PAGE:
Step 11: Whats been hapening these last few months....


As an update, I have redesigned the Arduino clock controller board - I decided that in reality all I needed was the ATMega Chip itself, and that placing an entire module was a waste of PCB space.

I have further updated it to version 3 - supporting a RTC chip, and reducing the size of the PCB.

Here is a photo of the v2 and v3 boards, and an assembly manual, (which I have been sending out with my kits) - That should make assembly easier for anybody who wants to make one themselves.

The new PCB

The new PCB that I designed has larger tracks, and larger pads, making assembly easier.  When you look at the PDF, you will see that there are large copper masses 'directly over' existing tracks.  Please don't worry - that is normal - it is a ground plane, and the track that it is over is the ground track.  All of my boards try to use ground planes so that I have to etch less copper from the board.

Programming the new board:

One Idea I got from EvilMadScience.com, was to use one of their programming cables, instead of using an entire Duemilanove module.  It is really cool - you pay $20, and you can use the cable for many many projects - all you have to do is include a trivial programming header on the PCB.  The cable is available from: evilmadscience.com/partsmenu/130-usbttl

A New Display PCB

I have been designing a new display PCB - I can etch it on 2 6x6 inch pieces of single sided PCB stock - the neat thing about the new display, is that it gets cut into a set of "LED Strips", with each strip being used to illuminate a word.   the spacing between LEDs is about 23mm, so I can use these strips to make BIG WORDS (Much larger than the 6 inch displays i have been making).  The clock size that I am making currently will be about 240mm x 240mm for the word plane, set into a total display that is about 320x320, making a really nice wall clock - It will take a couple of weeks, but as soon as I have something more tangible to display, I will put it up here.  

I etched the PCB over the Easter weekend, and am looking forward to making a bigger display.

Another side effect of the LED strips, is that you are not limited to English words - we can modify the software for any language, and you can use whatever size strips you need behind words to make the clock work!!!

Updated Software to allow the brightness to be reduced at night

I have modified the software to allow the brightness of the clock to be automatically adjusted based on the time - At 7pm, it will reduce the brightness, and at 7am, it will increase it again - This was to allow the clock to be less intrusive in my daughters bedroom.

Attached is the software that allows that to happen, and Matt Sparks DS1302 library.  It is in the file Wordclock-reduced-brightness.zip attached to this step.

<p>Hi Doug,<br>I think your clock is great and I have been working on a similar project, inspired by yours, but then I made a thermometer (so I used a temperature sensor). Now, I have the problem that as soon as I plug in the 12V wall adapter, all my LEDs start to give light, however I uploaded a program to my arduino which should turn of certain LEDs. Do you have any idea what the problem might be here?<br>Thanks in advance! :)</p>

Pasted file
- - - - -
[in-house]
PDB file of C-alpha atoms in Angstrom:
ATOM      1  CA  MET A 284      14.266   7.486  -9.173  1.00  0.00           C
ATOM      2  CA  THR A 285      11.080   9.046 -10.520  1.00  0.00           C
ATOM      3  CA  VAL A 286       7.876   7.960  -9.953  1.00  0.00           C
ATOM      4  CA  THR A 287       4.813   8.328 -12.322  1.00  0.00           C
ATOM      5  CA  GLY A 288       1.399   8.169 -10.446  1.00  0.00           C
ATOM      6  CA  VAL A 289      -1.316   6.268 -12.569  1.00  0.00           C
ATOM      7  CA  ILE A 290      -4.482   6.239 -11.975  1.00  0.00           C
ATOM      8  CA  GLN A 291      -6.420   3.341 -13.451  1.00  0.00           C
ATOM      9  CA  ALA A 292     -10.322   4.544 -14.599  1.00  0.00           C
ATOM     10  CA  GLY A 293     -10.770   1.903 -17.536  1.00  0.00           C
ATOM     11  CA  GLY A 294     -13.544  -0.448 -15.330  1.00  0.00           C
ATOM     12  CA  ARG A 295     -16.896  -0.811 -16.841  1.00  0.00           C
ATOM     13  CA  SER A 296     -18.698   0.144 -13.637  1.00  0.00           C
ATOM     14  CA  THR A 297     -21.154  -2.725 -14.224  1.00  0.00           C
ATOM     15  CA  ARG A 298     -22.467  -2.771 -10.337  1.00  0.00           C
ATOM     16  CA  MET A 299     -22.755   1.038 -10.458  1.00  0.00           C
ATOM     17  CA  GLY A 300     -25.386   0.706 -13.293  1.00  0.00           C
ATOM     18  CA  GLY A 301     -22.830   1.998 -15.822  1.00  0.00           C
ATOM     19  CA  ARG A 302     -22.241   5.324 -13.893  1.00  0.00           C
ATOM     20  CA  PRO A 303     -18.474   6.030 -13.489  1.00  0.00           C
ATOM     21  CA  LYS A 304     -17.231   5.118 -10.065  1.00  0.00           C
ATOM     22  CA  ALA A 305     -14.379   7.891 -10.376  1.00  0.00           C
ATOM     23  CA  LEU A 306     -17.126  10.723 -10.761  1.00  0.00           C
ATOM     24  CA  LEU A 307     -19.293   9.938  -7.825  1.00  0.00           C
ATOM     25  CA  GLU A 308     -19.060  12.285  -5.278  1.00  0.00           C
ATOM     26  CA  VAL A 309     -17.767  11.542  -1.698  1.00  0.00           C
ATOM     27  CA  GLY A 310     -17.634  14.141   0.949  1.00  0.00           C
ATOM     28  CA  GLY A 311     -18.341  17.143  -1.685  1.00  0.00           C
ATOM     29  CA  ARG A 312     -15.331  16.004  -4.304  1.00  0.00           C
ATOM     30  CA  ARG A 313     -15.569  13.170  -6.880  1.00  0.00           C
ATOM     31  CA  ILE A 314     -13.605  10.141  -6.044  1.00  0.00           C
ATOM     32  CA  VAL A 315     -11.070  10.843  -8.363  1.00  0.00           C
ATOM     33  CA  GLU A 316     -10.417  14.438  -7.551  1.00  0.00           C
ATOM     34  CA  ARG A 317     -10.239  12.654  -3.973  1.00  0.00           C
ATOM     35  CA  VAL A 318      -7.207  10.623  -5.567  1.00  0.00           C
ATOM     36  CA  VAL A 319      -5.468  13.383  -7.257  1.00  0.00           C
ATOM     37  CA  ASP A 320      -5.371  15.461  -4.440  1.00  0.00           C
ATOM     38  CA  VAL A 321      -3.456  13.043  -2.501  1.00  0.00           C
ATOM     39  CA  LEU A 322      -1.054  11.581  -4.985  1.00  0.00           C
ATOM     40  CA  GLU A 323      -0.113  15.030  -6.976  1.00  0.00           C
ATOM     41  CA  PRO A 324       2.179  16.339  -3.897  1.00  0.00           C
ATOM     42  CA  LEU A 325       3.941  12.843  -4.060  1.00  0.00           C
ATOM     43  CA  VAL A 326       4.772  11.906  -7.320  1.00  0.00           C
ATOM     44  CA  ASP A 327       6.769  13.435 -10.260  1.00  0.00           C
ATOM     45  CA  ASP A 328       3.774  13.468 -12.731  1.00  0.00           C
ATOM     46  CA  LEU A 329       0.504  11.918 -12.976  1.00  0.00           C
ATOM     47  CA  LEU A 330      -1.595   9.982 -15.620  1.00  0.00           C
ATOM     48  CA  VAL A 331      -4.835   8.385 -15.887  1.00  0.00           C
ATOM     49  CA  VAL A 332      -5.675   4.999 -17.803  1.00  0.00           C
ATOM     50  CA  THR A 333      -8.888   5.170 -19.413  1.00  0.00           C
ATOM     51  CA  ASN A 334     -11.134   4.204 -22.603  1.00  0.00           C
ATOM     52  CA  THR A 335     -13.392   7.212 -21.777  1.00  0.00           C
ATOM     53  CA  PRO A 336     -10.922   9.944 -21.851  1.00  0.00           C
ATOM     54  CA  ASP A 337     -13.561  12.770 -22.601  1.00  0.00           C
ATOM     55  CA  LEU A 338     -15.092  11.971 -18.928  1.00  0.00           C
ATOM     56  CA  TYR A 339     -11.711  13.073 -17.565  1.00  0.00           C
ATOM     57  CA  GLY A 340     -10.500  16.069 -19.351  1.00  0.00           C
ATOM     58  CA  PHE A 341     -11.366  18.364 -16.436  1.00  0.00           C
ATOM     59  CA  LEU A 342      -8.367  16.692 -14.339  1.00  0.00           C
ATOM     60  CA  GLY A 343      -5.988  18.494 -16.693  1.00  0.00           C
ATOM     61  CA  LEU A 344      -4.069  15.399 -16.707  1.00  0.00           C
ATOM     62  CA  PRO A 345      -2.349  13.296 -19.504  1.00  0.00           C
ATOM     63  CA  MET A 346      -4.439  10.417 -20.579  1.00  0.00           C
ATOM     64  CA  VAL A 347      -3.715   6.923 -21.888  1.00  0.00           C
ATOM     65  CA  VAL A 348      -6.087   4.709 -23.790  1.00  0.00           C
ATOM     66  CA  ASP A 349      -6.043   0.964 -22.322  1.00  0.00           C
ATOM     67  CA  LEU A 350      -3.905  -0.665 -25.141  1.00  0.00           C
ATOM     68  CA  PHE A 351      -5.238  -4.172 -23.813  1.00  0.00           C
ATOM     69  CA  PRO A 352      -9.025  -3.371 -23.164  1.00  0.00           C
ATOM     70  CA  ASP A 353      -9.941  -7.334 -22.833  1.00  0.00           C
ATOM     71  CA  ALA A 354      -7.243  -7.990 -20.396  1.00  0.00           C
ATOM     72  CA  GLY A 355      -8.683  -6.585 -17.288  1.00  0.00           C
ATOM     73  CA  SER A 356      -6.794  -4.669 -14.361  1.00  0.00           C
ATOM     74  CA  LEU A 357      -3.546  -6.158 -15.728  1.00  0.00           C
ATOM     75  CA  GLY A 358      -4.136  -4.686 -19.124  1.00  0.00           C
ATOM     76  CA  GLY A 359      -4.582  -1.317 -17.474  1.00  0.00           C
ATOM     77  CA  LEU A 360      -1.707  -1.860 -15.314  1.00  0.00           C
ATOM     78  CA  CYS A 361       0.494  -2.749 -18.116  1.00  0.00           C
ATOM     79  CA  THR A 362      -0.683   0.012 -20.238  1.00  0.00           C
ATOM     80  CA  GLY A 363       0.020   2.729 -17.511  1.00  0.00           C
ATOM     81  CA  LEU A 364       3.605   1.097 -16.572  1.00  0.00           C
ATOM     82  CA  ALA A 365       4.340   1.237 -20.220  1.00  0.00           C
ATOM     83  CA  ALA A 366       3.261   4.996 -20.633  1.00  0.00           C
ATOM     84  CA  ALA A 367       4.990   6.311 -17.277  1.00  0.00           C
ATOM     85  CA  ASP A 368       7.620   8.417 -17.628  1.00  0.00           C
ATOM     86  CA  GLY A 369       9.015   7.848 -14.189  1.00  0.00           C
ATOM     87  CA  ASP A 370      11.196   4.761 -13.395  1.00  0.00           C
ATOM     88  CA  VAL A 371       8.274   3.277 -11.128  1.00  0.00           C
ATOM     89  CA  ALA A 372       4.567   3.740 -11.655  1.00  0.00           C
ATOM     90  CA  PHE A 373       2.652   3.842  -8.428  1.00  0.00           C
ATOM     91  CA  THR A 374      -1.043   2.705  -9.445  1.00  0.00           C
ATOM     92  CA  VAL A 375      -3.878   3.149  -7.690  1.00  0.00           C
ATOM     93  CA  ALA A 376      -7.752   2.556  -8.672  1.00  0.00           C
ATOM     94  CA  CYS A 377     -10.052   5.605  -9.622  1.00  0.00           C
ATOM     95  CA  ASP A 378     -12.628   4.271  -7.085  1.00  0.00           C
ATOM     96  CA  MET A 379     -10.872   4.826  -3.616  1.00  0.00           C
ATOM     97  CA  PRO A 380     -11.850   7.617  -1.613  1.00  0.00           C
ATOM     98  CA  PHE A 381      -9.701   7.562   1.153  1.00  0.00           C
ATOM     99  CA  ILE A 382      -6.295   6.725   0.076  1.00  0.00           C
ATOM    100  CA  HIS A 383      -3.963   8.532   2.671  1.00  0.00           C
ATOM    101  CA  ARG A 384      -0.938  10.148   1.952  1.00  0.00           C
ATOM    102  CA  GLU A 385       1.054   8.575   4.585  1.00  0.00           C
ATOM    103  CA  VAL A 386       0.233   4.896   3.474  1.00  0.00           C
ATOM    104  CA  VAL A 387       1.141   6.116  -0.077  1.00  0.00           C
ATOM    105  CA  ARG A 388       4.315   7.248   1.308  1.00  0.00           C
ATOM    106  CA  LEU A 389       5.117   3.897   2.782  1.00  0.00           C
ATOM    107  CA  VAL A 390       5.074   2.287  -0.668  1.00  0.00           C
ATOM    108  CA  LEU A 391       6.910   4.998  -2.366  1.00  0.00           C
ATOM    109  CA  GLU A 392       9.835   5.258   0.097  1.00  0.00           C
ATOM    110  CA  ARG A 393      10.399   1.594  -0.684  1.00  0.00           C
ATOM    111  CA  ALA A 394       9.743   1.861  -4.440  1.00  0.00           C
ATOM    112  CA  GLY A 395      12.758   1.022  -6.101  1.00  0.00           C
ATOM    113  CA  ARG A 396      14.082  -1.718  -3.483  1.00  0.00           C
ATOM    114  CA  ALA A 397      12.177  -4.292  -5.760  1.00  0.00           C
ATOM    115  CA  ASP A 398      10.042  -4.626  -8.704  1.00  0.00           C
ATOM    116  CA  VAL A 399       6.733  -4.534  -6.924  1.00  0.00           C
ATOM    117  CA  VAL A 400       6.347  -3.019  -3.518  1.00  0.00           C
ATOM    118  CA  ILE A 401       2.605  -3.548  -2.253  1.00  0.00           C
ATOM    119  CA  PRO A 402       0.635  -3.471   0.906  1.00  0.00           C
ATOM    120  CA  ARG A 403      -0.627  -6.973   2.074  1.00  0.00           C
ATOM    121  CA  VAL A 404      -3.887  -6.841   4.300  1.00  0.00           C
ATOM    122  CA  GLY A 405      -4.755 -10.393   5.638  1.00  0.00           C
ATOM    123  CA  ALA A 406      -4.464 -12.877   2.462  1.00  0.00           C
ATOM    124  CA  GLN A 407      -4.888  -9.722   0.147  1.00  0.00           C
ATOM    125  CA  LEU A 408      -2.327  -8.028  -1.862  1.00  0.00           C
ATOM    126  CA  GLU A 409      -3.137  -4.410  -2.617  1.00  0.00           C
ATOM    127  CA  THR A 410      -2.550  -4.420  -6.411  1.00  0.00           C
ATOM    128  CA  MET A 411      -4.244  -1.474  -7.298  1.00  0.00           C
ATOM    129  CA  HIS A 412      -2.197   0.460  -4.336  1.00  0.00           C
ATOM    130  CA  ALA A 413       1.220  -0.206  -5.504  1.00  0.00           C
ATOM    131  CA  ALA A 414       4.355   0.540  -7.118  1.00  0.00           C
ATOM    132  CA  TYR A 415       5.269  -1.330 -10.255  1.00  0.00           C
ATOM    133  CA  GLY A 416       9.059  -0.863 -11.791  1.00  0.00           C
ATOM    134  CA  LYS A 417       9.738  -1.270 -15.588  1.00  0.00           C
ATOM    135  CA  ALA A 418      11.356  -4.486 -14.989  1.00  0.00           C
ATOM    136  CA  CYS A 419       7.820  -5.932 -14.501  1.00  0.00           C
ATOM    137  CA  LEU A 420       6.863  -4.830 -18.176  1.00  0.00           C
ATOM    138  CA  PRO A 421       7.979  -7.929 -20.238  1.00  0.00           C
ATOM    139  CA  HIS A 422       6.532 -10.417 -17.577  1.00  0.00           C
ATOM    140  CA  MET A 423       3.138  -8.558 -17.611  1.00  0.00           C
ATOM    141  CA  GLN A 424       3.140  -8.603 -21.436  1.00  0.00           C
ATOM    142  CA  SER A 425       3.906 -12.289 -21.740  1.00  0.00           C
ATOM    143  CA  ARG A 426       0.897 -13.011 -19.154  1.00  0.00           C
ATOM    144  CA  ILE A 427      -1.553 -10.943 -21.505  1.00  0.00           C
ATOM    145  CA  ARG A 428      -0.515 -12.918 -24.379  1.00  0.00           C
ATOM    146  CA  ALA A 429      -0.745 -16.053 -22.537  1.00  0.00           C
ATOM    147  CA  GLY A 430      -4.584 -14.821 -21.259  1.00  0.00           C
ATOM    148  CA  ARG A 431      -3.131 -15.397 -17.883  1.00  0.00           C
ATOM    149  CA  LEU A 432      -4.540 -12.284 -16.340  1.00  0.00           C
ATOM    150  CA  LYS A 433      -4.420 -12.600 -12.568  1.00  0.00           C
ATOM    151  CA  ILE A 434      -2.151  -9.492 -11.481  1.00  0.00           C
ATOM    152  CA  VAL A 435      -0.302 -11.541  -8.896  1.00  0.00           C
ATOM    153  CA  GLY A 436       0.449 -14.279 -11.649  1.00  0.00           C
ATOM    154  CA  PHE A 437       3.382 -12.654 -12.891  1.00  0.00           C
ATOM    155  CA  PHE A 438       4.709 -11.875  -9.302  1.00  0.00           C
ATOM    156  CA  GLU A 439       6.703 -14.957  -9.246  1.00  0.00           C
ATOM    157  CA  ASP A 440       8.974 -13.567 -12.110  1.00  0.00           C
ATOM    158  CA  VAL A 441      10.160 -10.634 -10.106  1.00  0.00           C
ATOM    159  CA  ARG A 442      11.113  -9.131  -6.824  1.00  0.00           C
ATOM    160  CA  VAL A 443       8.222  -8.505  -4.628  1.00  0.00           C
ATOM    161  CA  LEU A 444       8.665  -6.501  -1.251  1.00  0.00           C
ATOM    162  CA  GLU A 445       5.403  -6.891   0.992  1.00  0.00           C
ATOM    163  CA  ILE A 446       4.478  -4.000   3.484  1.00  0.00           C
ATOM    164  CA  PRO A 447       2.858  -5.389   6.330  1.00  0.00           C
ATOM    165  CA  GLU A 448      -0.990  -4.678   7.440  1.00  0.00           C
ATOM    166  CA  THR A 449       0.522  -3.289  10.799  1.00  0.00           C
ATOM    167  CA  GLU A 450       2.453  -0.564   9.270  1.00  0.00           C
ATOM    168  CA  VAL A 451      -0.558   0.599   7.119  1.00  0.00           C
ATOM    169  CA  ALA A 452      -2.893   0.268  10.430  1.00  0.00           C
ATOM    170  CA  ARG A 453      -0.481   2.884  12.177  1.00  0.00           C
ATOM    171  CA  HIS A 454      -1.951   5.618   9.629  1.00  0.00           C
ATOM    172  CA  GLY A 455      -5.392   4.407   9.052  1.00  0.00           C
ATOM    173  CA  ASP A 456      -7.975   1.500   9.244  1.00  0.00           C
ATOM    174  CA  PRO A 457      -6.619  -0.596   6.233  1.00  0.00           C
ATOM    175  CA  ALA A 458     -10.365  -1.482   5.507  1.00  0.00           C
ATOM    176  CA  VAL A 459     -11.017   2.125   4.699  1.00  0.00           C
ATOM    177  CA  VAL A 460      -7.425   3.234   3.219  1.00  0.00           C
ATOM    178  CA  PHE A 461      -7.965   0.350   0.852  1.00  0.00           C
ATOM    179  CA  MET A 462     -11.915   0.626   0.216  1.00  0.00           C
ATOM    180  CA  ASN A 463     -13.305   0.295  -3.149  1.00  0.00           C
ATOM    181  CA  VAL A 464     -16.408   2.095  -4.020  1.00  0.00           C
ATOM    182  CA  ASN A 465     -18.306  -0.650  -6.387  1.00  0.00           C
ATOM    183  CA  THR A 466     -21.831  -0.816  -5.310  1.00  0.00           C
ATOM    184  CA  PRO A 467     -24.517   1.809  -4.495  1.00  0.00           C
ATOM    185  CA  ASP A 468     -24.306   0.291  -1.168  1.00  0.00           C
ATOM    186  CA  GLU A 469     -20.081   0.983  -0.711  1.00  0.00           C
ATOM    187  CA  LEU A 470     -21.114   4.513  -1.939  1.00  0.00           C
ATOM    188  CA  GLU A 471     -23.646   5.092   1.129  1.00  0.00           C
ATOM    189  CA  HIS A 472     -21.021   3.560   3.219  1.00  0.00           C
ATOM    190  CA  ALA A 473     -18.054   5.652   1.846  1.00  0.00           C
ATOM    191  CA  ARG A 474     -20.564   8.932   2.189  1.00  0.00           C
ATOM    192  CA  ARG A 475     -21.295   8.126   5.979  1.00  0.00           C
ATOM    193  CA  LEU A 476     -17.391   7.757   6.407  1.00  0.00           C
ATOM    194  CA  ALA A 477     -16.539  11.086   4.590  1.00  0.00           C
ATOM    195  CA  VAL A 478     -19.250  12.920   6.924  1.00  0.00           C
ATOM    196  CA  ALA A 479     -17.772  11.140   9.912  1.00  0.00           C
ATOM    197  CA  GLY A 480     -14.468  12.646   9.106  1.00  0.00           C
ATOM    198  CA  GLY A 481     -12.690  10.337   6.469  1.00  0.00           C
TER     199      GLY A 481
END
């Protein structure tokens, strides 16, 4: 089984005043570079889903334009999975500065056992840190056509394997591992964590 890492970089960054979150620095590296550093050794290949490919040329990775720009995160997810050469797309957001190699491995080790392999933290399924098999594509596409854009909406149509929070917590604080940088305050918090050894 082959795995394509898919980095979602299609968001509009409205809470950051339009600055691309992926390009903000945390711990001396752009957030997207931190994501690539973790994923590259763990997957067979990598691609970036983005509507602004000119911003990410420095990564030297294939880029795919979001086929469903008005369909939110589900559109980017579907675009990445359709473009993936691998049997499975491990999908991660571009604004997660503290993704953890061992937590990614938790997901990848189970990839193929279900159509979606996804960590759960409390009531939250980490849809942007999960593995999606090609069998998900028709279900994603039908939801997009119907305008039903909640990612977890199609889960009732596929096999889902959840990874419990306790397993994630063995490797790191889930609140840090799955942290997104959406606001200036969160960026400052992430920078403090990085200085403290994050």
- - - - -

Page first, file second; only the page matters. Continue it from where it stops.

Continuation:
Hi,<br><br>Its great to hear that you are making a thermometer project.<br><br>The first thing to check is whether your software is actually driving the pins of the microprocessor in the way that you are expecting. Are you able to share the circuit diagram with me and I will see what I can identify.<br><br>Doug<br>
<p>Hi Doug,<br><br>Thanks for your reply! I think I found the problem, I might have mounted my drivers (uln2003a) in the opposite direction (so the input is where the output should be and vice versa). A really stupid mistake you could miss easily when checking the system. I will try and find out whether this was the problem, and let you know.<br>Mo</p>
<p>Made it an year back! sharing the photos now...Yay!</p><p>thanks Doug! Nice instructable</p>
<p>Coolest clock I have ever seen, Thanks for sharing!</p>
Why not a 34 bit constant current serial driver M5450?...
<p>Something worth trying....</p><p>Really Very Innovative....</p><p>Looking forward to make one.....!!!</p>
Wat an awesome project can't wait to make it
<p>cool on the rev 3 version of the circuit you connected the ULN2003A common lines to the connector so I can be tied to the supply line and protect the ULN2003A if it is used to drive inductive loads.</p>
<p>based on the layout of the words five of the LEDs are not connected. Since they are behind the mask why would you populate them?</p>
<p>If you use the board as a relay driver you should connect the common on the UL2003A to ground to provide a fly back diode as relays are an inductive load and you can damage the ULN2003A if the the diode is not included.</p>
<p>hello Doug and thanks for your awesome project. I have made the clock but cant figure out how to stop the test funksjon and make the clock show the actual time, do i need to edit the code ?</p>